Did not know who did it until it was revealed.
This book is a perfect example of a frequent topic of discussion on the DorothyL list What takes you out of the story Since my dim dead past includes being a Russian literature major in college and serving as a Russian interpreter in the Army, the frequent errors when Kaminsky inserted transliterated Russian words into his narrative not only annoyed me, but made me doubt other aspects of the story The river in Siberia is the Yenisei, not the Yensei one cigarette is a papiros, two are papirosy and so on Why are these things in the book Well, Kaminsky apparently got the idea to write a series of police procedurals set in Moscow this is the fifth and did some research to give them verisimilitude He has a habit of dropping hunks of research into the narrative which I found annoying as well, although my husband didn t object He got a little confused about the dates of Ivan the Terrible, but it was probably a typesetter s error that placed some of his activities in 1854 By now you might be wondering why I even gave this book three stars and why it won the Edgar for Best Novel in 1989, beating out Tony Hillerman s A Thief of Time and works by K C Constantine, Thomas H Cook and David Lindsey The book did hold my interest, was well written other than the research lumps, and had engaging characters and a believable setting The plot Well, to avoid spoilers I won t say much, but the primary motivation for the murder which begins the book seemed less than believable to us.
I can t say for sure whether I ll read any of this author s work The police characters are intriguing, but the errors in Russian will probably continue to annoy me However, if you do not suffer from this handicap, you may very well enjoy the Porfiry Rostnikov series.
Published 1988 Winner of the Edgar Award for Best Mystery Novel A taiozhniki is a forest dweller There are Evenks in the taiga beyond the town who don t encounter civilization for years No one knows how many of them there are The government can t find them, keep track of them The forests have been theirs since God created man They named the river, Yensei, big river, a thousand years before we came There are Evenks nearby asked Rostnikov A few, from time to time, said Galich Even a shaman, name of Kurmu, though the government thinks there aren t any shamans left There are plenty of them Shaman s an Evenk word It means priest healer, not witch doctor Shamans are both religious figures and healers In some places shamanism has been wedded with Buddhism, particularly among the Buryats It s even been merged with Christianity among the Yakuts In this territory along the river, in the taiga and up to the Arctic Ocean it seems to have kept its base in ancient pantheism This last passage is very interesting given it was written in the mid 80 19s Now in 2015 American doctors do not agree on the impact of ticks bites Infectious disease docs maintain tick bourne illnesses like Lyme are acute and not chronic I know many people who suffer daily and have for years following tick bites for which they did not receive proper treatment.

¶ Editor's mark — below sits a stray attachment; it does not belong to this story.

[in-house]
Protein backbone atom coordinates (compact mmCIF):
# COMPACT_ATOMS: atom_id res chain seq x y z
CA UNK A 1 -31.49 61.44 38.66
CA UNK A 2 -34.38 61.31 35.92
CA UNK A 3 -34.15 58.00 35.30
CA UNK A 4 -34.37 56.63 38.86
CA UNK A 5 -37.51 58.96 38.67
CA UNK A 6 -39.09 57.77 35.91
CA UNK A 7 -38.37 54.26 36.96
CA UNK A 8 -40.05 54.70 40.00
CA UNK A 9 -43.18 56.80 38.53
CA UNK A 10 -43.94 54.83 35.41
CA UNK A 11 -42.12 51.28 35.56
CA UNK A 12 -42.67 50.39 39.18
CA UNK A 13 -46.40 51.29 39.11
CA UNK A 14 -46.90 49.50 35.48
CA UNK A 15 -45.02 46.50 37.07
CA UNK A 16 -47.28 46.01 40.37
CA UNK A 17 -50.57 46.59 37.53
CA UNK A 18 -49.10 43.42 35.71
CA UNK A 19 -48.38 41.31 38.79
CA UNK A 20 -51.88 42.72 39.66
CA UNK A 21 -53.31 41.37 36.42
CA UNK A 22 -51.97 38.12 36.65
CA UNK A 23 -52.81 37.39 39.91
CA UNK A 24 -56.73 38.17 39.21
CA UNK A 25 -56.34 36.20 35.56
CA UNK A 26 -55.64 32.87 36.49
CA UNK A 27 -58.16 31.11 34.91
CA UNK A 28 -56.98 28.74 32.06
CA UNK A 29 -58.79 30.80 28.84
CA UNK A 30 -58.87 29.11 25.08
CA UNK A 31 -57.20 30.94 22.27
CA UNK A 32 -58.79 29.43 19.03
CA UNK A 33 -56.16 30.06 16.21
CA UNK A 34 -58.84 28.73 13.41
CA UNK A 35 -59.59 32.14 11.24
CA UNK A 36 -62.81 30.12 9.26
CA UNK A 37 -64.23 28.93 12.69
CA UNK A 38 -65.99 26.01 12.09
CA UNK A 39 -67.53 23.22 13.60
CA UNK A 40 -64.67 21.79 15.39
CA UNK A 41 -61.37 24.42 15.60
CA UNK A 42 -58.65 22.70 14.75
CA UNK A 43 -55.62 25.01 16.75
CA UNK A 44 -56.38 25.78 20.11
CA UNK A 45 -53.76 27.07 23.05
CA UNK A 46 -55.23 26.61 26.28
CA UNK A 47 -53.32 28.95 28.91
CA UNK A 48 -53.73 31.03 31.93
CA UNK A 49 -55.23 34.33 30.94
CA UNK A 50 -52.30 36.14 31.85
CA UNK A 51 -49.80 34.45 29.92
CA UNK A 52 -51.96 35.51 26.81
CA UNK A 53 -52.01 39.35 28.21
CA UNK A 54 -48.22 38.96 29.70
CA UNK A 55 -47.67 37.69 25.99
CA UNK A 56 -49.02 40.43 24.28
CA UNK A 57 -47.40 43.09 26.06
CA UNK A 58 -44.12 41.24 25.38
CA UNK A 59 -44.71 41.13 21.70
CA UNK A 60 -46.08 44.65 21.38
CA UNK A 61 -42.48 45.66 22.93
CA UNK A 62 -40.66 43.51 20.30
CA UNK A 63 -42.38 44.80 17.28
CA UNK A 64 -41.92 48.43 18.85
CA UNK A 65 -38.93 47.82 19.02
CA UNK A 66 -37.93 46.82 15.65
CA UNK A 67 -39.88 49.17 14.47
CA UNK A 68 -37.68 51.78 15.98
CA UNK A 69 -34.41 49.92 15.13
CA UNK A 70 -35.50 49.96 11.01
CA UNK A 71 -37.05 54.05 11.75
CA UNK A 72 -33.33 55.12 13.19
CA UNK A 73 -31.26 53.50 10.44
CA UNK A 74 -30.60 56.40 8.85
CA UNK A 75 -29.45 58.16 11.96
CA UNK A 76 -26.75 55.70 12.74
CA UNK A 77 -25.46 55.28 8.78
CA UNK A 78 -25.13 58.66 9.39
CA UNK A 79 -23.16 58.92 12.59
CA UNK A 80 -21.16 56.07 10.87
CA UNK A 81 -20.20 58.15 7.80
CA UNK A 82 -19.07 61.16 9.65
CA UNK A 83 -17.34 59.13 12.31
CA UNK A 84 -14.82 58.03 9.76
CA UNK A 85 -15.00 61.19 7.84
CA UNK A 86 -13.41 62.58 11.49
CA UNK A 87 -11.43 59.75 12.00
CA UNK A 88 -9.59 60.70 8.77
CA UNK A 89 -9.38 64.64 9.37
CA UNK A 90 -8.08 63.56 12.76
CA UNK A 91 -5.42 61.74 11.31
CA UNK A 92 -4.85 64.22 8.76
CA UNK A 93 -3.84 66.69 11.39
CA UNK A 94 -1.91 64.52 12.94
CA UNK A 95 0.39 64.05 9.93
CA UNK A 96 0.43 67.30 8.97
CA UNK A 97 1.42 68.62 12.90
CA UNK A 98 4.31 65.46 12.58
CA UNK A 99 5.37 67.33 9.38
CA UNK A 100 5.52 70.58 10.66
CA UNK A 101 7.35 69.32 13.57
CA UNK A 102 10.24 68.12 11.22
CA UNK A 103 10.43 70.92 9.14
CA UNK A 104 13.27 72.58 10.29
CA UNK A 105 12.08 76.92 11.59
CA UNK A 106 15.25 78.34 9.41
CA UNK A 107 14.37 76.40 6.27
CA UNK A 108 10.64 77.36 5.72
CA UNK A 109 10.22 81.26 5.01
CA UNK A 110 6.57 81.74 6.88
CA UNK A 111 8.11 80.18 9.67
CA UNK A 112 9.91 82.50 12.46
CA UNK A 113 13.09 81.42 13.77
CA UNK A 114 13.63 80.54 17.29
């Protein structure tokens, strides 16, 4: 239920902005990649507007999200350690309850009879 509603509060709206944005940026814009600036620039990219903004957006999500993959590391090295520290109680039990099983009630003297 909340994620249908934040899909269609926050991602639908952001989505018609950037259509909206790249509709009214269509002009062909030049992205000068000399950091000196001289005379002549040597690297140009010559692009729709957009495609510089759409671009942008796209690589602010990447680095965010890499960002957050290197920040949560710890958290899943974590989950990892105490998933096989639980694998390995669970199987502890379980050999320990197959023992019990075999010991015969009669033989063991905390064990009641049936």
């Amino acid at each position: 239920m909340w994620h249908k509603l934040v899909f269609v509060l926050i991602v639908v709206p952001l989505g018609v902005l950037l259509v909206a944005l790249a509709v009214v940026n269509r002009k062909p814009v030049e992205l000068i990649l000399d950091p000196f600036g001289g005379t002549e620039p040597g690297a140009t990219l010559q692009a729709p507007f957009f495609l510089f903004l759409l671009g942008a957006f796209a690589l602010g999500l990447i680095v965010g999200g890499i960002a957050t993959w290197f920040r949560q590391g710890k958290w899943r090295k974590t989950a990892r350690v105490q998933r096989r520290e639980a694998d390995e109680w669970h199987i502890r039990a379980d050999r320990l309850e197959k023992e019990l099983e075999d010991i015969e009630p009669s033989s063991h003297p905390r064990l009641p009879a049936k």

image error ISBN ISBN One Dead CommissarAt An Icebound Naval Weather Station In Far Siberia, The Young Daughter Of An Exiled Dies Under Suspicious Circumstances The High Ranking Commissar Sent To Investigate The Mystery Suffers A Similar Fate He Is Murdered By An Icicle Thrust Into His SkullOne Live CopInspector Porfiry Rostnikov Is Dispatched To Solve The Commissar S Murder, With One Caveat He Is Not To Investigate The Girl S Death Even If All The Clues Tell Him That The Two Cases Are LinkedOne Cold KillerIn A Single, Fateful Day, Rostnikov Will Hear Two Confessions, Watch Someone Die, Conspire Against The Government, And Nearly Meet His Own Death All Under The Watchful Eye Of The KGB And Someone Much Closer And Infinitely Terrifying